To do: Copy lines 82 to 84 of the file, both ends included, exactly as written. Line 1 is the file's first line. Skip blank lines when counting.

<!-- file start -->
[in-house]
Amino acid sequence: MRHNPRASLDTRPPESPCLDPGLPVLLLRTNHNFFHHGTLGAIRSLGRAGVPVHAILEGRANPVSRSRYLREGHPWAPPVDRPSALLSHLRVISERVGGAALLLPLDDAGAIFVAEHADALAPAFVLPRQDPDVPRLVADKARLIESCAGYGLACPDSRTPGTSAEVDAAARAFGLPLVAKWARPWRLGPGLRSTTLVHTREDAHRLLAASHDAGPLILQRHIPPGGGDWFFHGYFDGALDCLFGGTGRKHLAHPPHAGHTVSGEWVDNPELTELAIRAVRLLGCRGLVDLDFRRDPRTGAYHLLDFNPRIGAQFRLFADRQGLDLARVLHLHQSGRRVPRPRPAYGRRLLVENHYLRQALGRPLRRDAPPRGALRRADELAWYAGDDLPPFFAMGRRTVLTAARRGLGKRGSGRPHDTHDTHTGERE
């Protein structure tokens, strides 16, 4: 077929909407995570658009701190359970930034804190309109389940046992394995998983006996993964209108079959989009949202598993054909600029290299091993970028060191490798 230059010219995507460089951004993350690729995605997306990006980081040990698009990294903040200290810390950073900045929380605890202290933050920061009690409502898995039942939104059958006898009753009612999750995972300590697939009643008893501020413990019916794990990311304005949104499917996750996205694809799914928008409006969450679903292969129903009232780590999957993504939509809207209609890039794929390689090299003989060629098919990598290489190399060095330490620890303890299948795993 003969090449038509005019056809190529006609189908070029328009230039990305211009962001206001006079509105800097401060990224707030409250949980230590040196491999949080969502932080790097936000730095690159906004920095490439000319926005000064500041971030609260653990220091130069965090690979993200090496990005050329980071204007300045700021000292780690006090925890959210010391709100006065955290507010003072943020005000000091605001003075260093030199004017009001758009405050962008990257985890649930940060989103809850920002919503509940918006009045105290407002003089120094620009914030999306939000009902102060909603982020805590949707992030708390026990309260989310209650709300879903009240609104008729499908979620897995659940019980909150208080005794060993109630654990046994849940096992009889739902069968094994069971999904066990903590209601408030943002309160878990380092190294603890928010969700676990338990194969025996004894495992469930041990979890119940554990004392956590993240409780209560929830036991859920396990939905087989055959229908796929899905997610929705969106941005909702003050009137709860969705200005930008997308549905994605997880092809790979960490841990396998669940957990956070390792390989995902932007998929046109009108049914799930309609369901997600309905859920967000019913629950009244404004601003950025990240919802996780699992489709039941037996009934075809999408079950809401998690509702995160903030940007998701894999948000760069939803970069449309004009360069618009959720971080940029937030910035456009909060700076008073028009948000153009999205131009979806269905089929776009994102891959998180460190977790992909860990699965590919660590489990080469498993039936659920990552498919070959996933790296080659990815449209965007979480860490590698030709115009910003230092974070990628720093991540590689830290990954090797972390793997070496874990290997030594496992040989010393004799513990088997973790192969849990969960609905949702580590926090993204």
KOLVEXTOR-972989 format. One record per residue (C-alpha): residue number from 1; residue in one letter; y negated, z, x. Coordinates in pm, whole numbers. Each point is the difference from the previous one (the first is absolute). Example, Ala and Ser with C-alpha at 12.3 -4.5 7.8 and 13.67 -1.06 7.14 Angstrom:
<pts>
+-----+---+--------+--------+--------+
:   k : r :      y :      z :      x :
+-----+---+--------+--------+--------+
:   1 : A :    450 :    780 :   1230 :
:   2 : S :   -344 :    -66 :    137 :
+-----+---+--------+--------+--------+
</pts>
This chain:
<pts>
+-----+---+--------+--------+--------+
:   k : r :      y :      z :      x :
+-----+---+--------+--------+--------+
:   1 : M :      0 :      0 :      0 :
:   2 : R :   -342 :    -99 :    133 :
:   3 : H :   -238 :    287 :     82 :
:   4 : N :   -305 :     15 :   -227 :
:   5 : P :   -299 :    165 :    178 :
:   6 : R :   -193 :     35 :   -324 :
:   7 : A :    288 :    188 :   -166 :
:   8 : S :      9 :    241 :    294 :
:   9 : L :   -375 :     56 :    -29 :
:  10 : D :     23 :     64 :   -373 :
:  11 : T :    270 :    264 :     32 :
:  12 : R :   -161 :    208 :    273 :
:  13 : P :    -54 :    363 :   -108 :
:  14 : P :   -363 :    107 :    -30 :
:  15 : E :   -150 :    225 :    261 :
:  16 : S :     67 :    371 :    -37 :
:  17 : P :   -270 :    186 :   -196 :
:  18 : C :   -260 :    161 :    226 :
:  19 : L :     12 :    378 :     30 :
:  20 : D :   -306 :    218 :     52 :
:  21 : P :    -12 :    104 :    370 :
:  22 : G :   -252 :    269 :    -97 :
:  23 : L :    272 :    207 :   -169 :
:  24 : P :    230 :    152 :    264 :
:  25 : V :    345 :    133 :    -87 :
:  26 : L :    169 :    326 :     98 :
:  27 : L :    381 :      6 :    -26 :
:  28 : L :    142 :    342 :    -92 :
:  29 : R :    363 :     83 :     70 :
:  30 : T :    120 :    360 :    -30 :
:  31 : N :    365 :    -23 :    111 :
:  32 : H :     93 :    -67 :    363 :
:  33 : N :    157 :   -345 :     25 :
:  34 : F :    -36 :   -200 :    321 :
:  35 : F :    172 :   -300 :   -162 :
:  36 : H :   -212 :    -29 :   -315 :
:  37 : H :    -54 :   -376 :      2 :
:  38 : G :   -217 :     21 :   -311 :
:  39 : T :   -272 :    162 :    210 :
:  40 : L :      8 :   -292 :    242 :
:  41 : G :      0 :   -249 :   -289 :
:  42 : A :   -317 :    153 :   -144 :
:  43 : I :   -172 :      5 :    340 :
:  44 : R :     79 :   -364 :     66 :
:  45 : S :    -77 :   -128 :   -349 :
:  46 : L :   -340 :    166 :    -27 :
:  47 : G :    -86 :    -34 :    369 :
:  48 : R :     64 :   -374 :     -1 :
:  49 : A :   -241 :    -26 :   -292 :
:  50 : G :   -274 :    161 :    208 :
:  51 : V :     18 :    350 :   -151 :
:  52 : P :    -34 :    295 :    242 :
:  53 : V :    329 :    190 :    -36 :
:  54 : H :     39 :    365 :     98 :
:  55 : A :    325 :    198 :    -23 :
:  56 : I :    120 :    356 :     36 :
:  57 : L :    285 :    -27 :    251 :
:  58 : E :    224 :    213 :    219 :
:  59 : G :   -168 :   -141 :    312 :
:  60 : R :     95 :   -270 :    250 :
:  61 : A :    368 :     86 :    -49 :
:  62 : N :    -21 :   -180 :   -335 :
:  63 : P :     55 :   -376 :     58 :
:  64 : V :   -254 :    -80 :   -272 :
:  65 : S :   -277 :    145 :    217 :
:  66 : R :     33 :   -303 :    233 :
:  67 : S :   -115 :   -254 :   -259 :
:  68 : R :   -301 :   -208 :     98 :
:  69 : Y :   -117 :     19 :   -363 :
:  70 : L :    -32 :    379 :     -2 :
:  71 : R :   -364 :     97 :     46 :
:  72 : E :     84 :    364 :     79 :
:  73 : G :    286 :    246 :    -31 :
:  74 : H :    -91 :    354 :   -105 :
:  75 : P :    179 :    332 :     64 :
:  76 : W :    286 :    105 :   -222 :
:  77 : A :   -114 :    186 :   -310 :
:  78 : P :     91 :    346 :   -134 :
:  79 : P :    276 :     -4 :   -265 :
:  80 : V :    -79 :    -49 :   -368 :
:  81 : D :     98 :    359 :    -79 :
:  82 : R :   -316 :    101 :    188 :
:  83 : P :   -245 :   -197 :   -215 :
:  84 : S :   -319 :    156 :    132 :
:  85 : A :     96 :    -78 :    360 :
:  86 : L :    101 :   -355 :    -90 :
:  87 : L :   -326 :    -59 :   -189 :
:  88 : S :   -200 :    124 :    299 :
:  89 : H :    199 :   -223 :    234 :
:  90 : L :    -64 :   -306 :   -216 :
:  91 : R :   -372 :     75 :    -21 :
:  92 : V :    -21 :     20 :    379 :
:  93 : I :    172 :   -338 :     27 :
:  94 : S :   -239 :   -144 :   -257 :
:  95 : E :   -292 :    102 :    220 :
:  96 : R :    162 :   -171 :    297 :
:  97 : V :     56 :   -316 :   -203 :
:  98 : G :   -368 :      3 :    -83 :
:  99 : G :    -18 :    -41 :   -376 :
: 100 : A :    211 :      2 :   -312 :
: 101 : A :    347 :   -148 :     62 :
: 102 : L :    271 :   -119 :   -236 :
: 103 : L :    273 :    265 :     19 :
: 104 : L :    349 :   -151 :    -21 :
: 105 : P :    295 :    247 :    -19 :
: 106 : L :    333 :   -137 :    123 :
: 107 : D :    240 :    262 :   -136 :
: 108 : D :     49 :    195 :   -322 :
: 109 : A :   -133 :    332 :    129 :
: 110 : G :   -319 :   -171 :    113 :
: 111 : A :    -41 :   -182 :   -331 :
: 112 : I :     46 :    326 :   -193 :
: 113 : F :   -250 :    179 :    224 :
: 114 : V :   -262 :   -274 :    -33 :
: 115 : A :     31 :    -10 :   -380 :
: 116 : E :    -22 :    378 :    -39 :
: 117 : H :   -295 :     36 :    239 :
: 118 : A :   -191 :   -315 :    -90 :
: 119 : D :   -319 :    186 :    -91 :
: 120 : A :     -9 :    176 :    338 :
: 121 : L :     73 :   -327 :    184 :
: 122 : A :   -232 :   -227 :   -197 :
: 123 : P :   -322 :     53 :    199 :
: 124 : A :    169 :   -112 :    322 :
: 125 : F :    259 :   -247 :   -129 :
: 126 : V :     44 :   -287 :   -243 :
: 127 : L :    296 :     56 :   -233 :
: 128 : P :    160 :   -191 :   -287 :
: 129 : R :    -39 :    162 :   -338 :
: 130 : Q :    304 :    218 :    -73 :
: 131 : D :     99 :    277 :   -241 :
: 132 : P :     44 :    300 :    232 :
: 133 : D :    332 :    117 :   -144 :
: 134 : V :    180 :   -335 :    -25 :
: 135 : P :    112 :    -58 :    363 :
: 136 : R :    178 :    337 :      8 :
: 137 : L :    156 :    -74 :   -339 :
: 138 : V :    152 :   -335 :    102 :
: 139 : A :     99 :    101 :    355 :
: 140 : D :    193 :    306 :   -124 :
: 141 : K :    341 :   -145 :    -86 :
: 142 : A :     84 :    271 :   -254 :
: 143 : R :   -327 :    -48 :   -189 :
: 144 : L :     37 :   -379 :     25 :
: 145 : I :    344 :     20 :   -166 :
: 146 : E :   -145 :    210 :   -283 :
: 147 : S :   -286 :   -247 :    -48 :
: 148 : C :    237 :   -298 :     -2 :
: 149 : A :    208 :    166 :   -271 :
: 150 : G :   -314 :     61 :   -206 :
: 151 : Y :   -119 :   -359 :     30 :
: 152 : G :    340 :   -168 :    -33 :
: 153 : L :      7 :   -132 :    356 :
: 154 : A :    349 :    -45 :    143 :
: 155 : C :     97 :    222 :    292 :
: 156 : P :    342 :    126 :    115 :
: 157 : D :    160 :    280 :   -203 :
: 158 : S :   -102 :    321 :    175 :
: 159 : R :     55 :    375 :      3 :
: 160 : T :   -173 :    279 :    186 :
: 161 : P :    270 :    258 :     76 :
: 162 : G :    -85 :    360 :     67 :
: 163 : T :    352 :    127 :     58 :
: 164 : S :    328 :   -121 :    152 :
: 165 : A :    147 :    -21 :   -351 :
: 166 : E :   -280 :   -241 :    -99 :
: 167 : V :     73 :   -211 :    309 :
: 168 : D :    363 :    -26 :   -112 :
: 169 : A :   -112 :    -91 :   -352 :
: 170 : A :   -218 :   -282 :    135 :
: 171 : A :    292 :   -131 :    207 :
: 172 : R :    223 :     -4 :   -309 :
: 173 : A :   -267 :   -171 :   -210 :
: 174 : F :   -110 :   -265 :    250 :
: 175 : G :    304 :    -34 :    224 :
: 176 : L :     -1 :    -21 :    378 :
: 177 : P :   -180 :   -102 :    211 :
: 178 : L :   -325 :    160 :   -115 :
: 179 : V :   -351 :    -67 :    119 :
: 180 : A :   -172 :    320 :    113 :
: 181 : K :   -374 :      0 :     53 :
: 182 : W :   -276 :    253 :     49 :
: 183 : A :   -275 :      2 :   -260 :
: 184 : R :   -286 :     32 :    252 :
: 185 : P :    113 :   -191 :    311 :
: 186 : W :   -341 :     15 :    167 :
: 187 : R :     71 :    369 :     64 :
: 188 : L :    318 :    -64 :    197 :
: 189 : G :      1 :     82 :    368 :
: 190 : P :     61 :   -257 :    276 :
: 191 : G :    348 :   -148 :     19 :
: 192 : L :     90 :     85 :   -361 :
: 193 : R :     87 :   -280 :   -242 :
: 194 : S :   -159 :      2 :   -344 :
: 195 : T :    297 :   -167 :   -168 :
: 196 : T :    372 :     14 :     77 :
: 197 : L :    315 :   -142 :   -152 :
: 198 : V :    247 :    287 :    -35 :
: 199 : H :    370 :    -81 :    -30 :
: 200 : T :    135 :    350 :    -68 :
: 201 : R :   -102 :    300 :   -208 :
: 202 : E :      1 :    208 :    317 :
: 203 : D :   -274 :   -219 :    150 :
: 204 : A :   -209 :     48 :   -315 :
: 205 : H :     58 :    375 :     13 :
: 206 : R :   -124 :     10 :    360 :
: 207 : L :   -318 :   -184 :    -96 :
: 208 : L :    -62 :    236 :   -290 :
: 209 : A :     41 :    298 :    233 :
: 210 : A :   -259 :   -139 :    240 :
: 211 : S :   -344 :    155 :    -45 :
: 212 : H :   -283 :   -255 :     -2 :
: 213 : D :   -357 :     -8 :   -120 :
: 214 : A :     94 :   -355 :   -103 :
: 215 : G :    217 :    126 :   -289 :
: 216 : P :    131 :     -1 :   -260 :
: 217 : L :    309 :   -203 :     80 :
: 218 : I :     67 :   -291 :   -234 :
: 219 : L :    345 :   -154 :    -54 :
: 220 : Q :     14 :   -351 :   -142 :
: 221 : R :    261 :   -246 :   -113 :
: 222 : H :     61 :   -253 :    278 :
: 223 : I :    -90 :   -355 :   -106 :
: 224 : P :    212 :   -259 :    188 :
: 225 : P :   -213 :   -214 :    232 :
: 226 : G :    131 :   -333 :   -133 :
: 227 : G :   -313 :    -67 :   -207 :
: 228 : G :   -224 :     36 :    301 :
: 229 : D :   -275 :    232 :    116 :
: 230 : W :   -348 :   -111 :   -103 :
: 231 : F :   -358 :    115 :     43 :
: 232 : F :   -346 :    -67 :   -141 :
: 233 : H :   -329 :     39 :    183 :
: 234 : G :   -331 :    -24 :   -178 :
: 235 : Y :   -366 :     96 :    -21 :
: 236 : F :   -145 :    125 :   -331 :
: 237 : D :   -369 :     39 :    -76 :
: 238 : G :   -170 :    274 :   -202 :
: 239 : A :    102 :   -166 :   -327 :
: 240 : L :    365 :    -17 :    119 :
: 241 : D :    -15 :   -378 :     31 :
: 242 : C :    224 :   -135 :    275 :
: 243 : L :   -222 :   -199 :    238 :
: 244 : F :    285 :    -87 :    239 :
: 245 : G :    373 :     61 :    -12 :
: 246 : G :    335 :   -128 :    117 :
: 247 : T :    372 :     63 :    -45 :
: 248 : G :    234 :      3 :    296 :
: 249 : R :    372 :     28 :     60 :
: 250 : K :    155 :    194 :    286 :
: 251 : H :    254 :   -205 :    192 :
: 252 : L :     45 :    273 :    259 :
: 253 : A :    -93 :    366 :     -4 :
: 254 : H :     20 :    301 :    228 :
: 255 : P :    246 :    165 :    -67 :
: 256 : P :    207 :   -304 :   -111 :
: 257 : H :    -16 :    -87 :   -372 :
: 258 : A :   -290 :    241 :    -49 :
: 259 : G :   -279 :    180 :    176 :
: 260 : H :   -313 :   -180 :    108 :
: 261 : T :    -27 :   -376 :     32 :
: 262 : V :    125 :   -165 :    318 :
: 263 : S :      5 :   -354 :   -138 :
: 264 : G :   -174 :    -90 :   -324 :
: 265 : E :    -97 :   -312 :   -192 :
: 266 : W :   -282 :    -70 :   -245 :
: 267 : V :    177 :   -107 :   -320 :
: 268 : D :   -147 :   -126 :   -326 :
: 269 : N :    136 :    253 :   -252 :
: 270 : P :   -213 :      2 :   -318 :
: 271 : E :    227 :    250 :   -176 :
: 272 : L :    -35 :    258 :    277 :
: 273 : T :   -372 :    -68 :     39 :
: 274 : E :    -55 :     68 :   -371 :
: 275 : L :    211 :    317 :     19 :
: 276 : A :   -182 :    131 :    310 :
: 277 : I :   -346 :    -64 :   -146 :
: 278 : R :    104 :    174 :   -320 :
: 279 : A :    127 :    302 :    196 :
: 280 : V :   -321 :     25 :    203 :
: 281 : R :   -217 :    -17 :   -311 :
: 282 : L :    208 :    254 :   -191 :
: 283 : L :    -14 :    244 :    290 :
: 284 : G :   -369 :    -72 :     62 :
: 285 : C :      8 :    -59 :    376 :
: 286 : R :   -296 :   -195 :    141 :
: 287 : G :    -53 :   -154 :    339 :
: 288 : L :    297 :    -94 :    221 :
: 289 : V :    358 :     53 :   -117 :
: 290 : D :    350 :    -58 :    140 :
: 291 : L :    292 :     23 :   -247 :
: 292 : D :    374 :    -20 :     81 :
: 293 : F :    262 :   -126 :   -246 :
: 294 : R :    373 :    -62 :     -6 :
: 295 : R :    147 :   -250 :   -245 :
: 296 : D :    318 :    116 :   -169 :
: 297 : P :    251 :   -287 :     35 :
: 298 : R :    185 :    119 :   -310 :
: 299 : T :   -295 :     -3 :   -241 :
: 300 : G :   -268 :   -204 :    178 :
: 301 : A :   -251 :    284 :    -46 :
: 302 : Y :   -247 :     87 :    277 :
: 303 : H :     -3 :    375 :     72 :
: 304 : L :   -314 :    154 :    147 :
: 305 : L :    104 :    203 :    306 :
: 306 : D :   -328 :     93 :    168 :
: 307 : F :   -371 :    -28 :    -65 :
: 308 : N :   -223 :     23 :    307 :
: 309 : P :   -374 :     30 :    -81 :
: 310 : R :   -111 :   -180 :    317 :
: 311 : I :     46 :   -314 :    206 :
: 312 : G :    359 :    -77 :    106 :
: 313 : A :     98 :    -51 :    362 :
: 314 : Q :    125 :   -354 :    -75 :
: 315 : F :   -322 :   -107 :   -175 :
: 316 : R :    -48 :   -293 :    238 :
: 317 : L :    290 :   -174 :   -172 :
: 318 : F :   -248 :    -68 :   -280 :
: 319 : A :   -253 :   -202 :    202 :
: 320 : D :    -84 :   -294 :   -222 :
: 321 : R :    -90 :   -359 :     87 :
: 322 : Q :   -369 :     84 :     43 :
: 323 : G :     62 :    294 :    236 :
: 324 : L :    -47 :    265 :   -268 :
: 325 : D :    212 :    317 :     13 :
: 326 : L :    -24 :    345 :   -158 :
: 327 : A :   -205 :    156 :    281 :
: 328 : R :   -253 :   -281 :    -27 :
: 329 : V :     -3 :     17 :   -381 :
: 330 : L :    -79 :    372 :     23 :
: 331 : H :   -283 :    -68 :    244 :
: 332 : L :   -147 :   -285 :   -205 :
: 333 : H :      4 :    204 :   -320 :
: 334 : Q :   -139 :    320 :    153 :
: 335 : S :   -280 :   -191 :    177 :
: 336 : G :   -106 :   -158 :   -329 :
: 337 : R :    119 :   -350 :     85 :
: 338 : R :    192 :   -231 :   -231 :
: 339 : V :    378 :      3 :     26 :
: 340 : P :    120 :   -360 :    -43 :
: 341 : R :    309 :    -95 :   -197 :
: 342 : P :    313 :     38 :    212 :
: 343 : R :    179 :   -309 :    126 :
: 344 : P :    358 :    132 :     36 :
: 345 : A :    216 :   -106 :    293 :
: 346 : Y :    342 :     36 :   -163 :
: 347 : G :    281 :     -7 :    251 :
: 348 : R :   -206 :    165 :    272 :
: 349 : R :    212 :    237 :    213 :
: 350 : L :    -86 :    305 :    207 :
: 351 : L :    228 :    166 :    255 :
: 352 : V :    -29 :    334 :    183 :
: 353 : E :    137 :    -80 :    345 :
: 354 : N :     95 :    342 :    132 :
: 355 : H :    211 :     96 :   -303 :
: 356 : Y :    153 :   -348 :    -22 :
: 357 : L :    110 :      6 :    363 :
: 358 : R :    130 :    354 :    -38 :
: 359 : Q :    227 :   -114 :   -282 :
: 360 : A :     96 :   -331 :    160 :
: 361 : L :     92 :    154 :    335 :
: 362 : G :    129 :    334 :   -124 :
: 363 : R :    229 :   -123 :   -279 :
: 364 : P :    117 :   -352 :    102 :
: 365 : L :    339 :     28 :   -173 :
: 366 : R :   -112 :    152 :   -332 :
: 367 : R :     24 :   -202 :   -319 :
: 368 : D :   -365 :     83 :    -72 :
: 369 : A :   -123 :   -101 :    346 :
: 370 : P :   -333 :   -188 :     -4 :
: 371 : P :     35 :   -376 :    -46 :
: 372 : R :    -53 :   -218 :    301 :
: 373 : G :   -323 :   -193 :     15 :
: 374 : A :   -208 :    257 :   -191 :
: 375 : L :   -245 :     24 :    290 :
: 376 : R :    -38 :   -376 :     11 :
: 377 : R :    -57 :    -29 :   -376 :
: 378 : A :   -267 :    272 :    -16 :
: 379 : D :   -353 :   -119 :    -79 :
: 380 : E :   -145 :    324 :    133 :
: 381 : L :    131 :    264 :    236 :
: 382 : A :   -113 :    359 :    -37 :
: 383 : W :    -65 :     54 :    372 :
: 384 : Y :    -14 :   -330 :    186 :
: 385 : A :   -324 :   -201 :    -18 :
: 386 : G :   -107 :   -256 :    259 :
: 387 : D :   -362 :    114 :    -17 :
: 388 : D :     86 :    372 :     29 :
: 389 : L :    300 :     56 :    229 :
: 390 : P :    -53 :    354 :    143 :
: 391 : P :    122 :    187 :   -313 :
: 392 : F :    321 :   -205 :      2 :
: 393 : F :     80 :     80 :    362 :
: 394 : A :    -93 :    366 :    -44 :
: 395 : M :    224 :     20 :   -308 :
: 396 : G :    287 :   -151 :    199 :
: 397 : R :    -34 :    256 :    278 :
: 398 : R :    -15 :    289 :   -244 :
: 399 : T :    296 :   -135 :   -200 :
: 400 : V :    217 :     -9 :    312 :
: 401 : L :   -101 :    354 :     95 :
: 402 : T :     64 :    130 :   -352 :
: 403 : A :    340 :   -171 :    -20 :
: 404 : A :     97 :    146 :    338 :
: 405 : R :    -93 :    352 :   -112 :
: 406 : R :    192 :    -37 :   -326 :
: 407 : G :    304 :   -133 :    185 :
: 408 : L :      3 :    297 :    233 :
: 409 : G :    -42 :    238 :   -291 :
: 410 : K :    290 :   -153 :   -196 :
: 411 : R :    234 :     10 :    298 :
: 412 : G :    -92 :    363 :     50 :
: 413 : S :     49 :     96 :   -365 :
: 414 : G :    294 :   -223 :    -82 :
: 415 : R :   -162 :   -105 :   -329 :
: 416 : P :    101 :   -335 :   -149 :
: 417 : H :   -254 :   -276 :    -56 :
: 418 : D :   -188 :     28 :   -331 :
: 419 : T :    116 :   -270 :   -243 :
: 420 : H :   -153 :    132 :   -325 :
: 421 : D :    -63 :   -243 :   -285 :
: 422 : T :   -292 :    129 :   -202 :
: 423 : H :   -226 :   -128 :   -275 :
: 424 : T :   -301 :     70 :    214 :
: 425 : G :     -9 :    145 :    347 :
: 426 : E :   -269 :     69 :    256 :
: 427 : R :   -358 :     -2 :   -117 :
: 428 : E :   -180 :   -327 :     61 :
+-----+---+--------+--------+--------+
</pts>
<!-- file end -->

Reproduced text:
:  65 : S :   -277 :    145 :    217 :
:  66 : R :     33 :   -303 :    233 :
:  67 : S :   -115 :   -254 :   -259 :